THINKING ABOUT THE LIFETIME EXPERIENCES OF EACH ANIMAL
There is huge potential for reducing suffering and improving welfare by thinking carefully about how every event might be experienced by the animal and how each one can be optimally refined.
Examples of actions: Review practices to avoid or refine invasive techniques, and colony management to minimise ‘wastage’ or overbreeding; try to avoid early maternal separation.
Marking for identification
Examples of actions: Use non- or minimally invasive methods, including using natural coat markings, or skin patterns, e.g. for Xenopus frogs. Consider whether the same procedure, e.g. ear punching in mice, can be used for both identification and genotyping (see ‘Genotyping’). Use local anaesthetic and/or topical analgesia where appropriate.
Examples of actions: Ensure full cage changes are done at appropriate intervals and refined to reduce stress. Minimise noise and other disturbances in the animal facility that animals find aversive, e.g. ultrasound for mice. Think about the timing of noisy practices and how this fits with circadian patterns, lighting regimes and scientific procedures. Consider what food is provided, how it is presented to the animals, and how they might interact with it, e.g. will manipulating it ready for consumption provide physical or mental stimulation?
Effects of procedures
Following a procedure, an animal may for example experience pain, nausea or anxiety. They may also be in discomfort as they try to move around, or eat or drink. As many species used in laboratories are ‘prey’ species, they may hide feelings of pain or vulnerability.
Examples of actions: Ensure people using or caring for animals have a thorough understanding of the natural behaviour of the study species. Create a welfare assessment system that is tailored to the study, including indicators of expected adverse effects, humane endpoints and other observations, and ensure that staff monitoring animals are trained to use this. Some animals may need help getting to food, or eating (for example, rats may benefit from wet mash or jelly on the floor of the cage), or rodents will find comfort from being provided with additional nesting material to help them feel safe and maintain their body temperature whilst they recover.
Capture from the wild
Examples of actions: Review and refine trap design and carefully consider when and where traps are placed. Ensure equipment is well maintained (e.g. to minimise potential for animals to injure themselves) and check traps regularly to minimise the period animals are confined. Act calmly and quietly around animals.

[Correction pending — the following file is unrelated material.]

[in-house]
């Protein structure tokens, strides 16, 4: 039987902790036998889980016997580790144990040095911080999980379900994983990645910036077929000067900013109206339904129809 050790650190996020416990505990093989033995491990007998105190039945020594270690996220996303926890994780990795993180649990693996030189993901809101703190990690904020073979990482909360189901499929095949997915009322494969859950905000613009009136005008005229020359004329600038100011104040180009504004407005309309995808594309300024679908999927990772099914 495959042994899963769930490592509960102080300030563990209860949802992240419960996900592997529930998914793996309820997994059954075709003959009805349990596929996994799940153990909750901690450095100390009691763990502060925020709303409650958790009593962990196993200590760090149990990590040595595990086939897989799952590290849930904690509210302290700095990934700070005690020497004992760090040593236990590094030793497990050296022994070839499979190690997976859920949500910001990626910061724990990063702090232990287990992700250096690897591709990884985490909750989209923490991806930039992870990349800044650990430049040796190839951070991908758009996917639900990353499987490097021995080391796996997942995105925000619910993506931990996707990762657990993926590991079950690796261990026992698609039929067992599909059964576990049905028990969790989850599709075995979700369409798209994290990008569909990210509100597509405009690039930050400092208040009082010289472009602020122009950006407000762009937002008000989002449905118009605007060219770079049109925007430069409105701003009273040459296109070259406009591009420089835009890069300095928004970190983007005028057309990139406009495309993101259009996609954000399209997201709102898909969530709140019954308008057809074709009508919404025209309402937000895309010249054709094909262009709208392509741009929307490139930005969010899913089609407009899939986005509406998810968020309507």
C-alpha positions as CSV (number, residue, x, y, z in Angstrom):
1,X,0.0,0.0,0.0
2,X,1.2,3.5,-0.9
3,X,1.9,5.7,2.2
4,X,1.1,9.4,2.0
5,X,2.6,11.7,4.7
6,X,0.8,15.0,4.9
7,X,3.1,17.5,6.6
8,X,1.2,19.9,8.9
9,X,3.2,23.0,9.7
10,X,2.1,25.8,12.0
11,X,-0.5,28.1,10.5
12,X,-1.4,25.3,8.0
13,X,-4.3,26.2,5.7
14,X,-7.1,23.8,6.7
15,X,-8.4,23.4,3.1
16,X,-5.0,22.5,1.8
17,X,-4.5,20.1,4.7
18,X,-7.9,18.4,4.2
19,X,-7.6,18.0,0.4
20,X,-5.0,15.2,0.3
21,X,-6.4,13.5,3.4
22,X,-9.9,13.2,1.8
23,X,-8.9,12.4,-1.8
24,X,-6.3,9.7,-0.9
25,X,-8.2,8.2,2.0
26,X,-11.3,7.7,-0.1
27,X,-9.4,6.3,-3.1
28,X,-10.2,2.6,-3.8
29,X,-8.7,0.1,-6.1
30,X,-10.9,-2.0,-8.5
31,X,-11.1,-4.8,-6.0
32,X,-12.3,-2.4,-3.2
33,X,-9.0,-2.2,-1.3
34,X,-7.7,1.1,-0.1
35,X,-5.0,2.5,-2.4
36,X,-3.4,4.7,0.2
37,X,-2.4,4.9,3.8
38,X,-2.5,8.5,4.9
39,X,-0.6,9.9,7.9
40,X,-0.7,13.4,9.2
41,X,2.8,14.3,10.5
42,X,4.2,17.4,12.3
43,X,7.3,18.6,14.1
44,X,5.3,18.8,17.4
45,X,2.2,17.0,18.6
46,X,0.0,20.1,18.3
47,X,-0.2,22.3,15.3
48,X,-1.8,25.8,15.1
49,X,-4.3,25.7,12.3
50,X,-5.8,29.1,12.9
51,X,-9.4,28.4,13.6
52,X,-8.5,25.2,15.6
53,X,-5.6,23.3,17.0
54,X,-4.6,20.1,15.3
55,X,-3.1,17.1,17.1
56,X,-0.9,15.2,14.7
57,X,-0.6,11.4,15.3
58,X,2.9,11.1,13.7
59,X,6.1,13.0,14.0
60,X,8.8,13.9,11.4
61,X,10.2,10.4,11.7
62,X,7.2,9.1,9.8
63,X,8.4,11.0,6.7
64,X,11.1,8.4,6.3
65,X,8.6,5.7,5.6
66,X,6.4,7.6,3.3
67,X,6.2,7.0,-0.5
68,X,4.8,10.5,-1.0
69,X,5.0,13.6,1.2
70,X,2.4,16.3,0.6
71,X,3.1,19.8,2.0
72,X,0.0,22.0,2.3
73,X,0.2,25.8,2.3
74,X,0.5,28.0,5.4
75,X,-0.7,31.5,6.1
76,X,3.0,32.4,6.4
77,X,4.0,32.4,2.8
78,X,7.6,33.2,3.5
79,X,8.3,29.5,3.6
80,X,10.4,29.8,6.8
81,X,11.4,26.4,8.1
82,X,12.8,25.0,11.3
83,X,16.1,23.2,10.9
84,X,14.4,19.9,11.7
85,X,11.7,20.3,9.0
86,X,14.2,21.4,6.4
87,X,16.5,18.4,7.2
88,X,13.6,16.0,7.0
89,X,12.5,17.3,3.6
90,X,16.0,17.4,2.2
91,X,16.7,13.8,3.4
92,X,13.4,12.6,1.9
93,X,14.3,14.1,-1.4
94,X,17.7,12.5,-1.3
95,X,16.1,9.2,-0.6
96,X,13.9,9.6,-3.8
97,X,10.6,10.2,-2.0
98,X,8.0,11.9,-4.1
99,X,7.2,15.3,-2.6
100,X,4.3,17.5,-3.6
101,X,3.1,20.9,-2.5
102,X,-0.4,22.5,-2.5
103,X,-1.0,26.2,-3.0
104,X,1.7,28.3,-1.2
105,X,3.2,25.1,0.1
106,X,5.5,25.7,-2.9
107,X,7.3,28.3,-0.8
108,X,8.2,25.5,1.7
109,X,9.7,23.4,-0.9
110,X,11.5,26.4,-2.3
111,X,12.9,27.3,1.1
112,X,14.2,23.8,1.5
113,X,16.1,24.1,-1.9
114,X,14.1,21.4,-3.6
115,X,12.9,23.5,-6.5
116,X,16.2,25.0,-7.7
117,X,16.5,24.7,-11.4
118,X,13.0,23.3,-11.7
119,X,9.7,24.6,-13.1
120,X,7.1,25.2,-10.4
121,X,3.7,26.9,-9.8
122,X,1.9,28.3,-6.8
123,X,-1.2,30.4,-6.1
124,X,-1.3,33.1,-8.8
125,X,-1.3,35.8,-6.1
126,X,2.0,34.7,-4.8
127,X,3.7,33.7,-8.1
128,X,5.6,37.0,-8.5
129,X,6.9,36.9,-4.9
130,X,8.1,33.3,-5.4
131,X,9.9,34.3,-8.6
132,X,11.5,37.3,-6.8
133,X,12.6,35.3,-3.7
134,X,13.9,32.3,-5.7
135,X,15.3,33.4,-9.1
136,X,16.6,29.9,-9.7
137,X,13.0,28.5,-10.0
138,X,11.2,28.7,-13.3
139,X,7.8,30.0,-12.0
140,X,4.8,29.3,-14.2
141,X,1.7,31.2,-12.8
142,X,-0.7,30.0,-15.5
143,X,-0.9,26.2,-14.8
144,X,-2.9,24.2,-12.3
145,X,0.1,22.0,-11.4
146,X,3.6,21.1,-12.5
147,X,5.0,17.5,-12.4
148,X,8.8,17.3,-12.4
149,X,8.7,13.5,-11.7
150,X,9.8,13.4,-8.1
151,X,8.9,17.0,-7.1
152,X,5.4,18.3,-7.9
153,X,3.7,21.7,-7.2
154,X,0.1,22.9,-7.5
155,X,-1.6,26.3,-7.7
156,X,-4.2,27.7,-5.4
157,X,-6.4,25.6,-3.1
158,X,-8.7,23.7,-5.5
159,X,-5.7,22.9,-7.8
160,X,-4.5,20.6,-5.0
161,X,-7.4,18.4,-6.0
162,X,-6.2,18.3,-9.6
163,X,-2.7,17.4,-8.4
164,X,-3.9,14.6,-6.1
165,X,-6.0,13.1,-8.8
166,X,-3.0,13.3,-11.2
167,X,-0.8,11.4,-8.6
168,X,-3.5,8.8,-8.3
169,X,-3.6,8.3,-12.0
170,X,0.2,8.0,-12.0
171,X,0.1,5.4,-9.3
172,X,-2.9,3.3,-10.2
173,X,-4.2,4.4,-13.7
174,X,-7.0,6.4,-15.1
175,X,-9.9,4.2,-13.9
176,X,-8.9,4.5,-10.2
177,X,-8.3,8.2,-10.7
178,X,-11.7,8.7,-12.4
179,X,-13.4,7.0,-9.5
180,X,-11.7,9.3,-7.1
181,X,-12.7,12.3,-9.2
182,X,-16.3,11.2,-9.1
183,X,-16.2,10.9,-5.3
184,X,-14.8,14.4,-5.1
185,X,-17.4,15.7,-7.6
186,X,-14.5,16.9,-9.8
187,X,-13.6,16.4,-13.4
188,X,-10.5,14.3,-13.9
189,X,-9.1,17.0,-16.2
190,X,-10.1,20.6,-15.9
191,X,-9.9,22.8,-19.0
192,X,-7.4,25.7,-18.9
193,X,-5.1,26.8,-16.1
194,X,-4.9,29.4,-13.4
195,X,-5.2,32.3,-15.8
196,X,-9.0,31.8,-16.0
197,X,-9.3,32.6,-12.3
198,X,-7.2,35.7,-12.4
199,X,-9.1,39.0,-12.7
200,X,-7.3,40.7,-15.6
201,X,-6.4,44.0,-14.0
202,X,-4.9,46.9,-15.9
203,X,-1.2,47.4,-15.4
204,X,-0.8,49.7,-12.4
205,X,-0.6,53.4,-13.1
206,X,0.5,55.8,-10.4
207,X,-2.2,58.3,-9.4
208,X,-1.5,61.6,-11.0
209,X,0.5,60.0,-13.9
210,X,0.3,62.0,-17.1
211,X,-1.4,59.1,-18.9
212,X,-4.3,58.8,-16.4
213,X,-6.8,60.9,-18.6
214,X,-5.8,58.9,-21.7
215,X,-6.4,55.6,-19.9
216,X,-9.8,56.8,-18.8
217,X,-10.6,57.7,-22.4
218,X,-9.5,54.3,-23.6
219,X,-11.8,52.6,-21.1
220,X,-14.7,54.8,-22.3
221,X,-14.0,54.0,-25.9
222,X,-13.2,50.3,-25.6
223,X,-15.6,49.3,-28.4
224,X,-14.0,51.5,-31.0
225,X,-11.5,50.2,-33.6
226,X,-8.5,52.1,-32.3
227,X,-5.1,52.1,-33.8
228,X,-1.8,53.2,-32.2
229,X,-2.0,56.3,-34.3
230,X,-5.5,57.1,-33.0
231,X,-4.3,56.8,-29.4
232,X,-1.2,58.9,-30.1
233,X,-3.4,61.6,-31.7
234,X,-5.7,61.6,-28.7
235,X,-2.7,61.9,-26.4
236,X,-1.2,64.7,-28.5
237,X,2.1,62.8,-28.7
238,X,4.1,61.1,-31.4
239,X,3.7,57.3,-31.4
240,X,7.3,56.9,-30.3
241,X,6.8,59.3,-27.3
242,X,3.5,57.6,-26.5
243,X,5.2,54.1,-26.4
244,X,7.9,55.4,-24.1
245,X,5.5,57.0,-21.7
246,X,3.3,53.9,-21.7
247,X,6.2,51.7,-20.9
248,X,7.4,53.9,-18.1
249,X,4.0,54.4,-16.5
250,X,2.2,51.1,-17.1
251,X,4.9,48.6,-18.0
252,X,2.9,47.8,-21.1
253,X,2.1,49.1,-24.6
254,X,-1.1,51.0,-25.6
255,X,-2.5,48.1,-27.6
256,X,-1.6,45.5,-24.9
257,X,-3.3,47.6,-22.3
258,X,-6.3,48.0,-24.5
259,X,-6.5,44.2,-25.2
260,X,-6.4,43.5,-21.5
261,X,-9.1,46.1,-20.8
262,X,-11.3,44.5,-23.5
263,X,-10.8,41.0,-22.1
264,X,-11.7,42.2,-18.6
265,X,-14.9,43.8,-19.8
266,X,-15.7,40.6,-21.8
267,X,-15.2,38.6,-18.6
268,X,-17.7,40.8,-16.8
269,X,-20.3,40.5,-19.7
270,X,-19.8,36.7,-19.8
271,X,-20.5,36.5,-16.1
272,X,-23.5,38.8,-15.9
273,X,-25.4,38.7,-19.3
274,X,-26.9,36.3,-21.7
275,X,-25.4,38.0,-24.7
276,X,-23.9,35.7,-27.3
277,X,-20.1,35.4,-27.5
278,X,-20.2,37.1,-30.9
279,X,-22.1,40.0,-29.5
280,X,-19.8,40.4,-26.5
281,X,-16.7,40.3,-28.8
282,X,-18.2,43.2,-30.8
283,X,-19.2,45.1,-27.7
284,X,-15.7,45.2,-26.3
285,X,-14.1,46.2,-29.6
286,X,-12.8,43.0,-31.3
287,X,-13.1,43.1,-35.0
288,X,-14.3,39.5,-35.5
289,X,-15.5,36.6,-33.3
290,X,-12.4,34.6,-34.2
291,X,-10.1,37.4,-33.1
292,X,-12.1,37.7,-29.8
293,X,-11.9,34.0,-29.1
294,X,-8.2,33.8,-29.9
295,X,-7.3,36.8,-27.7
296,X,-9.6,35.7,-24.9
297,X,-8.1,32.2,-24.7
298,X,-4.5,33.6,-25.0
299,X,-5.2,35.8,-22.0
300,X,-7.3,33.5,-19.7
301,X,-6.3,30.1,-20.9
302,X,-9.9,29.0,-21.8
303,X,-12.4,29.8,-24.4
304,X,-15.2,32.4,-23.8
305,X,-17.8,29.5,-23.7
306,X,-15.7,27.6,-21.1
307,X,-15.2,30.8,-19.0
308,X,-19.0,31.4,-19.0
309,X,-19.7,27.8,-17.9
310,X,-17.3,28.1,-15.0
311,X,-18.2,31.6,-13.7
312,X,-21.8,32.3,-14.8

Examples of actions: Ensure the minimum amount of tissue is taken; use tissue from identification procedures, e.g. ear notching, wherever possible; provide the animal with local anaesthetic and/or topical analgesia where appropriate; review the potential for non-invasive techniques e.g. faecal samples.
Handling and restraint
Examples of actions: Remember that humans will be perceived as ‘predators’ by many species. Use methods which minimise stress or anxiety, e.g. pick up mice using tunnels or cupped hands. Use positive reinforcement training wherever possible – many species, including rodents, can learn to come to the handler and habituate to procedures such as blood sampling or oral gavage.
Examples of actions: Question whether it is essential to kill the animal for scientific or animal welfare reasons, or could they be rehomed (see ‘Rehoming or release’)? Even if a humane killing technique is on an approved list (e.g. Schedule 1 in the UK or Annex IV in the EU), always question whether it is the most appropriate and fully refined process. Could animals be killed in their home cage, to reduce stress?
Examples of actions: Where possible, send eggs, sperm or embryos; minimise journey duration, noise and vibration; review reception, quarantine and health screening protocols. Plan and liaise with colleagues to minimise moving animals within the animal house unless this is for essential scientific or animal welfare reasons, e.g. to an exercise area.
Examples of actions: Think about the physical, psychological and behavioural needs of animals and how well these are met. Consider how you can provide animals with more choice (e.g. through enrichment, spatial complexity, diet etc.) and opportunities for them to modify their environment, such as providing mice with materials they can manipulate to create better nests. Carefully form and manage social groups and try to keep these stable. Consider adaptations for animals with specific requirements such as nude mice or aged animals. Review parameters such as light cycles and intensity, temperature and humidity.
Examples of actions: Carefully go through the protocol descriptions with colleagues, including animal technologists and care staff, considering everything that will happen to the animal. Try to think about and predict how the animal might experience each event – will it hurt? Might the animal feel frustrated or afraid? Make sure the cause(s) of each potentially negative experience have been fully refined, seeking expert advice from colleagues and your local ethics committee or equivalent body.
Rehoming or release
Examples of actions: Have in place a carefully developed plan, which ensures animals are optimally physically and mentally prepared to be rehomed or released, with appropriate monitoring and follow up as far as possible. Ask your local ethics committee, Animal Welfare Body/AWERB/IACUC for advice.
AVOIDING AND REDUCING SEVERE SUFFERING
Avoiding and reducing severe suffering helps to fulfil legal requirements, reduce ethical concerns and improve scientific quality - this website will help you to achieve this.
Practical ways to reduce or avoid severe suffering include: